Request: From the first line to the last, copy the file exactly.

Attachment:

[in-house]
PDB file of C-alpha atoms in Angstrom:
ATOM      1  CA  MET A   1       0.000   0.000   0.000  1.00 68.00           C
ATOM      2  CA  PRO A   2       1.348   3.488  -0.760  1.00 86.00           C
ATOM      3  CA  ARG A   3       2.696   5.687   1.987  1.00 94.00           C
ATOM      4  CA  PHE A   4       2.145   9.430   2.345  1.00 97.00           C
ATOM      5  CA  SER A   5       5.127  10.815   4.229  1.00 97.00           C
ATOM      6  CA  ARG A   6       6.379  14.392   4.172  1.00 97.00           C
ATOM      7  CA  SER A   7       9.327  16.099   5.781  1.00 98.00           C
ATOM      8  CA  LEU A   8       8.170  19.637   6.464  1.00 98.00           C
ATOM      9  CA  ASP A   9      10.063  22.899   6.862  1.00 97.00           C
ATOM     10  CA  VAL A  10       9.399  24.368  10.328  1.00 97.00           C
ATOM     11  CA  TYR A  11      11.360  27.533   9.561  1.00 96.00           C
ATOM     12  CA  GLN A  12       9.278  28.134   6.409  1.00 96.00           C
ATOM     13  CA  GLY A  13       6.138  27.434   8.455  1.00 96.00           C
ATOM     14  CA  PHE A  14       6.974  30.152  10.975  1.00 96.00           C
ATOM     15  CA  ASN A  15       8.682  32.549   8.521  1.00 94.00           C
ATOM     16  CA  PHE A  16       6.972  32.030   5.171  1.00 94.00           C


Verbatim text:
[in-house]
PDB file of C-alpha atoms in Angstrom:
ATOM      1  CA  MET A   1       0.000   0.000   0.000  1.00 68.00           C
ATOM      2  CA  PRO A   2       1.348   3.488  -0.760  1.00 86.00           C
ATOM      3  CA  ARG A   3       2.696   5.687   1.987  1.00 94.00           C
ATOM      4  CA  PHE A   4       2.145   9.430   2.345  1.00 97.00           C
ATOM      5  CA  SER A   5       5.127  10.815   4.229  1.00 97.00           C
ATOM      6  CA  ARG A   6       6.379  14.392   4.172  1.00 97.00           C
ATOM      7  CA  SER A   7       9.327  16.099   5.781  1.00 98.00           C
ATOM      8  CA  LEU A   8       8.170  19.637   6.464  1.00 98.00           C
ATOM      9  CA  ASP A   9      10.063  22.899   6.862  1.00 97.00           C
ATOM     10  CA  VAL A  10       9.399  24.368  10.328  1.00 97.00           C
ATOM     11  CA  TYR A  11      11.360  27.533   9.561  1.00 96.00           C
ATOM     12  CA  GLN A  12       9.278  28.134   6.409  1.00 96.00           C
ATOM     13  CA  GLY A  13       6.138  27.434   8.455  1.00 96.00           C
ATOM     14  CA  PHE A  14       6.974  30.152  10.975  1.00 96.00           C
ATOM     15  CA  ASN A  15       8.682  32.549   8.521  1.00 94.00           C
ATOM     16  CA  PHE A  16       6.972  32.030   5.171  1.00 94.00           C